Notes on Improving Memory

My reading habit has long been overdue so I am trying to get back in the saddle with at least one book (non-fiction) a month. This time, I stumbled upon a very interesting introductory read on human’s memory capacity: Moonwalking with Einstein: The Art and Science of Remembering Everything by Joshua Foer. The book picked up its steam (and came under my radar) through the recommendation of Bill Gates himself.

Ever wonder how some people can recite lengthy Pi number while most of us can’t go beyond 3.14? Or how a seemingly random grocery/to-do list can be memorized? This book will open your mind into the world of “mental athletes”. The author will walk you through his personal journey of how he, an average journalist, thrived to become U.S. Memory Championship’s winner. This is not a self-help book for those of you looking for a quick hack into instant memory enhancement; it’s a reading-for-pleasure book with useful beginner information into the world of memory.

Notes I collected about the world of memory:

  • Memory will persist if you can make it lively, buoyant, and bizarre; i.e.: having sushi on a woman’s body for lunch is much more memorable than your regular office lunch.
  • Most savants with incredible memory reportedly have a common mental health condition: every word and number has a distinct taste and visualization. That helps trigger their different senses aiding their unconscious memorization.
  • Memory by association: try to relate what you want to remember to something you already remember.
  • Human brain is mostly receptive and responsive to two things: sex and jokes; especially jokes about sex. Want to remember buying a can of milk? Try to think of Megan Fox pouring down milk all over her in a hot tub in the middle of Trader Joe’s. Now try to forget that. Cant? Me neither.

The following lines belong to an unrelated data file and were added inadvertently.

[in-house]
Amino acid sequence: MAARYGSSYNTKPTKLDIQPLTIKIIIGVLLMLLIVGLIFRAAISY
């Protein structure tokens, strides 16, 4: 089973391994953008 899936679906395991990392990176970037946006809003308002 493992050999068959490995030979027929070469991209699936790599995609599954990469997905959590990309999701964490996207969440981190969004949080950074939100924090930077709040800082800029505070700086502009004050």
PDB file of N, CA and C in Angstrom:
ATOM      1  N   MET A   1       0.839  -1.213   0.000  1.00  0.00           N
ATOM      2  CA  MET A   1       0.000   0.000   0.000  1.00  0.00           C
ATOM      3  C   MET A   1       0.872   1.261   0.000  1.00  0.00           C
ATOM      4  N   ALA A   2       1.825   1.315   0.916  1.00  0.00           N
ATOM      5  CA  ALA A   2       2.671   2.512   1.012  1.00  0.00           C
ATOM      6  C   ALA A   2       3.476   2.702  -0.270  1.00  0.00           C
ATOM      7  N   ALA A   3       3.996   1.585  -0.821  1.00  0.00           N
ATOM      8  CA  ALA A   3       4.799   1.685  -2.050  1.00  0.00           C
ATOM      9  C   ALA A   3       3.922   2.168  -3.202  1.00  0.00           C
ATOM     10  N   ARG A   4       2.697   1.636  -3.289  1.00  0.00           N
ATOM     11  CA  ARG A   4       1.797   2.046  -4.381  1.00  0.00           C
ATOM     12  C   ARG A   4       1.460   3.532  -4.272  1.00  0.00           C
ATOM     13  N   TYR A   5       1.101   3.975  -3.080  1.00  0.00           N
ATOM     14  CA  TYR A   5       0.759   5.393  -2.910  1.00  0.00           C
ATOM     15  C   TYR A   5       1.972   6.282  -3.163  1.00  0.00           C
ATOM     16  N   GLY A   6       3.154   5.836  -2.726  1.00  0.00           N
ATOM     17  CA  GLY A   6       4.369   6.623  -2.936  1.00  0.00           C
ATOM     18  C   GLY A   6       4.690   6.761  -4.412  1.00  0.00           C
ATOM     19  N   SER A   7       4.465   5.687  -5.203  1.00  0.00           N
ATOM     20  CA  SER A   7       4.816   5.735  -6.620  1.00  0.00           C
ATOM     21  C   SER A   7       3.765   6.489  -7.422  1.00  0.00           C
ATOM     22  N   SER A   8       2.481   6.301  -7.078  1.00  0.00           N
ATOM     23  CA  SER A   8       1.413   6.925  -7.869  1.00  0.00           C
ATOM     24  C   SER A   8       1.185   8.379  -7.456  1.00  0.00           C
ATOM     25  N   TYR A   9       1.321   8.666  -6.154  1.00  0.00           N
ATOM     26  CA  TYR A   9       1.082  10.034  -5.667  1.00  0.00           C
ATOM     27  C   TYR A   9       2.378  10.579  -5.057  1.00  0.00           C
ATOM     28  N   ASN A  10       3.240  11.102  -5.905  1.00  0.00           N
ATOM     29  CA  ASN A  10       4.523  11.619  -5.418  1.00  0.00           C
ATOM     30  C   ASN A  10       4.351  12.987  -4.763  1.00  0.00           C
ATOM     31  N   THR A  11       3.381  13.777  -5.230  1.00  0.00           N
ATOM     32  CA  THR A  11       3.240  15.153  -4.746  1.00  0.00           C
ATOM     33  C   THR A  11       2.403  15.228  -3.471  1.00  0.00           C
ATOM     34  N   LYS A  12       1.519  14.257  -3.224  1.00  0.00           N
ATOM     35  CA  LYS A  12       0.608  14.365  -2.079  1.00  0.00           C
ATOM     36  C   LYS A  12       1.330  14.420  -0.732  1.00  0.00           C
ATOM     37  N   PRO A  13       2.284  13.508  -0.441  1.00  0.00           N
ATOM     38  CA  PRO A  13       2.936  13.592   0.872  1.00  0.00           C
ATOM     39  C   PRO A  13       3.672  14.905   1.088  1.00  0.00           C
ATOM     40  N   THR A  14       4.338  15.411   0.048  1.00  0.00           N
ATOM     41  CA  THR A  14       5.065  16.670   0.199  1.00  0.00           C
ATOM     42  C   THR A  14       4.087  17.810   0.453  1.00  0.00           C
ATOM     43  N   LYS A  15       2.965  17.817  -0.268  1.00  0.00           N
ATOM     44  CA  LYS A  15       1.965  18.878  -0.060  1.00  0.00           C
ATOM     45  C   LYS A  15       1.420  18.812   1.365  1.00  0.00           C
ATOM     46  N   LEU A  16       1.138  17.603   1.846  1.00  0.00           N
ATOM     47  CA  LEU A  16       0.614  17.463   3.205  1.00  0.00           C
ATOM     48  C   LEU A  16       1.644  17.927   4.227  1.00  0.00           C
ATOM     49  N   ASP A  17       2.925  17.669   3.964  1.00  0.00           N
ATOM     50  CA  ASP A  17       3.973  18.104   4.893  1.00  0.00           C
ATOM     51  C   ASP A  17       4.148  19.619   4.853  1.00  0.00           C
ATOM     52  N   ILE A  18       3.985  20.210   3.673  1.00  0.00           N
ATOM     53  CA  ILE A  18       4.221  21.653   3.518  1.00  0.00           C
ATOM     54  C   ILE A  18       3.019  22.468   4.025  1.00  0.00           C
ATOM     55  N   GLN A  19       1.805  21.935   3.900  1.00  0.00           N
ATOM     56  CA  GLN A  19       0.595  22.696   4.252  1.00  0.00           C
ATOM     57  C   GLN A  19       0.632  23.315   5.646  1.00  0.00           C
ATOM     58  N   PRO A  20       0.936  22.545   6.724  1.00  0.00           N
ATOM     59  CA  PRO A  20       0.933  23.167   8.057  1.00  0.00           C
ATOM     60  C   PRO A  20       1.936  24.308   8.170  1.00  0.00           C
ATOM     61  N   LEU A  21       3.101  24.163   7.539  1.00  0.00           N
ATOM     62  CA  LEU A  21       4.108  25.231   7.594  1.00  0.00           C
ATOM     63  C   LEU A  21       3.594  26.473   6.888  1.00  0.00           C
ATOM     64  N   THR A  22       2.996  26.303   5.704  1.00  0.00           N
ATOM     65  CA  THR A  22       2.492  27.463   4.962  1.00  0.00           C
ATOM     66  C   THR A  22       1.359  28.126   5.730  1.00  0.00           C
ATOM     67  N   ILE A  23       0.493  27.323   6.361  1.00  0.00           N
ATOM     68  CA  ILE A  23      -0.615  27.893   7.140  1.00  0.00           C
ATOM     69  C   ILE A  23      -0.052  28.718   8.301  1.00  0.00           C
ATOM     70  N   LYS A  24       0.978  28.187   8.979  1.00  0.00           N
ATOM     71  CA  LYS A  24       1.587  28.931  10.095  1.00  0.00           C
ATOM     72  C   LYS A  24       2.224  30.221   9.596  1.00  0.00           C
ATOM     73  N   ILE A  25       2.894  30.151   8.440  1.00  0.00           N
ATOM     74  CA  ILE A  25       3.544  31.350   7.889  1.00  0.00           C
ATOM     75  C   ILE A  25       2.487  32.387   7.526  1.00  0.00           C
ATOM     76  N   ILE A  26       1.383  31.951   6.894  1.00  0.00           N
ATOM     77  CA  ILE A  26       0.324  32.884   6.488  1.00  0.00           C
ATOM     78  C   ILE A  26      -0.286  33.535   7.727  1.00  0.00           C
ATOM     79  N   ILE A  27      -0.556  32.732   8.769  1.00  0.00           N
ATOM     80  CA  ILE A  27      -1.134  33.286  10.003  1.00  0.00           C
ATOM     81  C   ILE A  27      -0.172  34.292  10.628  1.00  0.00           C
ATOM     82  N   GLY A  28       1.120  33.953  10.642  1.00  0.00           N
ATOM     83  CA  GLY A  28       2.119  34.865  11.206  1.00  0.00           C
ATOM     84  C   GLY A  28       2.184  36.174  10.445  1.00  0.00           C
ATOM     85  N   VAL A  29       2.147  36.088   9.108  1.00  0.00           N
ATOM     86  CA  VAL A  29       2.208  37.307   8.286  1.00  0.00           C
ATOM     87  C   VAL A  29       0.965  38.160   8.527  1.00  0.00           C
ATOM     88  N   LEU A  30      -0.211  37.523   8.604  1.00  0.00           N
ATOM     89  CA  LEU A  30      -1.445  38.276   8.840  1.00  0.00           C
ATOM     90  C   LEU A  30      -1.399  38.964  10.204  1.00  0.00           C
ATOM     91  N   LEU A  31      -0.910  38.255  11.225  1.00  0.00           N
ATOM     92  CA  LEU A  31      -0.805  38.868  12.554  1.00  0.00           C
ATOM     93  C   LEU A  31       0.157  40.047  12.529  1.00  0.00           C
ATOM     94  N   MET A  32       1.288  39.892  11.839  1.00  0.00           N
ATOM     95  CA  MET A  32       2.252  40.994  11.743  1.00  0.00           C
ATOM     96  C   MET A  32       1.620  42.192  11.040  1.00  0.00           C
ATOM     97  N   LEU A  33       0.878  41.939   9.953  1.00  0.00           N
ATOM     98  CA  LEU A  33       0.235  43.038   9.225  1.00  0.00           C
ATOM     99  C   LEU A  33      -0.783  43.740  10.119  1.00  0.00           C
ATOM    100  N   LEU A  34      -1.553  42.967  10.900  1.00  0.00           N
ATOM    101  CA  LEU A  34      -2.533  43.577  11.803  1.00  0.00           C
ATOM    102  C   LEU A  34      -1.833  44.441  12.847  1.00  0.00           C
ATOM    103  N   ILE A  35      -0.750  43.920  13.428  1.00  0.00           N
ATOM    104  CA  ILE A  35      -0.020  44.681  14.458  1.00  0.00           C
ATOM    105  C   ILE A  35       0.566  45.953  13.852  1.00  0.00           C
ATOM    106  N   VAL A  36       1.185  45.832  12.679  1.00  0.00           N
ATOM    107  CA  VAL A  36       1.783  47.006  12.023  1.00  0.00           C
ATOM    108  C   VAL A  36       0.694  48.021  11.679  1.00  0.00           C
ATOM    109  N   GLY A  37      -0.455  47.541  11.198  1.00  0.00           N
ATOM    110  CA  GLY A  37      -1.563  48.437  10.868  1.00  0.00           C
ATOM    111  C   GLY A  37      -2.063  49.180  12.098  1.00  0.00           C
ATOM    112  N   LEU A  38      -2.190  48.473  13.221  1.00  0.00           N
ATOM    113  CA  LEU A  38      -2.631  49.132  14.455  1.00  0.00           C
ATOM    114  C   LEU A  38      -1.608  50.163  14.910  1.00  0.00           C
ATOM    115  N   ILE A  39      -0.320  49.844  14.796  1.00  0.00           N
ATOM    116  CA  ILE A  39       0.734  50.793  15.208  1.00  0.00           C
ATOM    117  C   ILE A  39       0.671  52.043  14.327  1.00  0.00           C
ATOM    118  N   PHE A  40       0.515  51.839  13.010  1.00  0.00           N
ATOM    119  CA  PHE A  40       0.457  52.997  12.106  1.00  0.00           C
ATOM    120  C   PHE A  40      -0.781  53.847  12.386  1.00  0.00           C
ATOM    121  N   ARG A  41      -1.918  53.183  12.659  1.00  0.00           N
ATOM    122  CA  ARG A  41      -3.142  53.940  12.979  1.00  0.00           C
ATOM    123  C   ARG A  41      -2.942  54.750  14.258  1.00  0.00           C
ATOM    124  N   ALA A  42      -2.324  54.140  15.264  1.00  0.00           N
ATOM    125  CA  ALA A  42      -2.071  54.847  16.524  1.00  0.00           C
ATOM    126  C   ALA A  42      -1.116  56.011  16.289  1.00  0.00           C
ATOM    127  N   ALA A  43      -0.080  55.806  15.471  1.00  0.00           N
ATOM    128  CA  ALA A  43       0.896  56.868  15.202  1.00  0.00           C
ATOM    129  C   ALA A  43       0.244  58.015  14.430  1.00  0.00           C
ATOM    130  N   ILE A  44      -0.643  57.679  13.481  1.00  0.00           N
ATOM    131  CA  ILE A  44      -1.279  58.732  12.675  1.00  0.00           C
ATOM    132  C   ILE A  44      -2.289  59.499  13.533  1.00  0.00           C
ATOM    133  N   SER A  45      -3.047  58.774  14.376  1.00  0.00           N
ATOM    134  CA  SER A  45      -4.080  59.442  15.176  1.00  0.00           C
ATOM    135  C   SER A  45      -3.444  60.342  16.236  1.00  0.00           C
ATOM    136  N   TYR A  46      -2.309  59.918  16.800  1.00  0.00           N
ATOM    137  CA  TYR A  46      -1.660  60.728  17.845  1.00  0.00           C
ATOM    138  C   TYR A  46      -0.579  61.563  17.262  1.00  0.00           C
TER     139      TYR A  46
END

• Mental athletes remember by remembering more. (More on that below: Major System).
  • Practice makes perfect!

Two simple memory techniques that the author mentioned:
They can be used to remember a long number or a list of random items:

  • Major System: for memorizing number. You have to come up with a list of images associated with all numbers between 00 and 99. The numbers have to follow this rule. Then instead of remembering a meaningless number 524157, you get to remember something more fun like “a LION is playing with a HEART shape object(probably in love) inside a LAKE.” Now in order to recall the number, pick up “LION, HEART, and LAKE” and match them with the pre-defined table in your memory. It may sound idiotic at first to remember a pre-defined list of 100 numbers, but the return is worth it. I am currently playing around with this system.
  • Memory Palace (Loci): for memorizing a list of random items. Pick a familiar place to you (your house, your bedroom etc…). Walk around the house and drop each item from the list in a unique location. Try to associate each item with something bizarre (see above). Now in order to recall the list, you just have to trace back through the building.

This intro won’t do justice, so go ahead and grab the book. It’s an easy and fun read!

Note: I am actually working on an iPhone app to assist people in training through Major System. If you are interested in the release date, its functionality, or having any oppinions on the app, leave your comment below or e-mailing at

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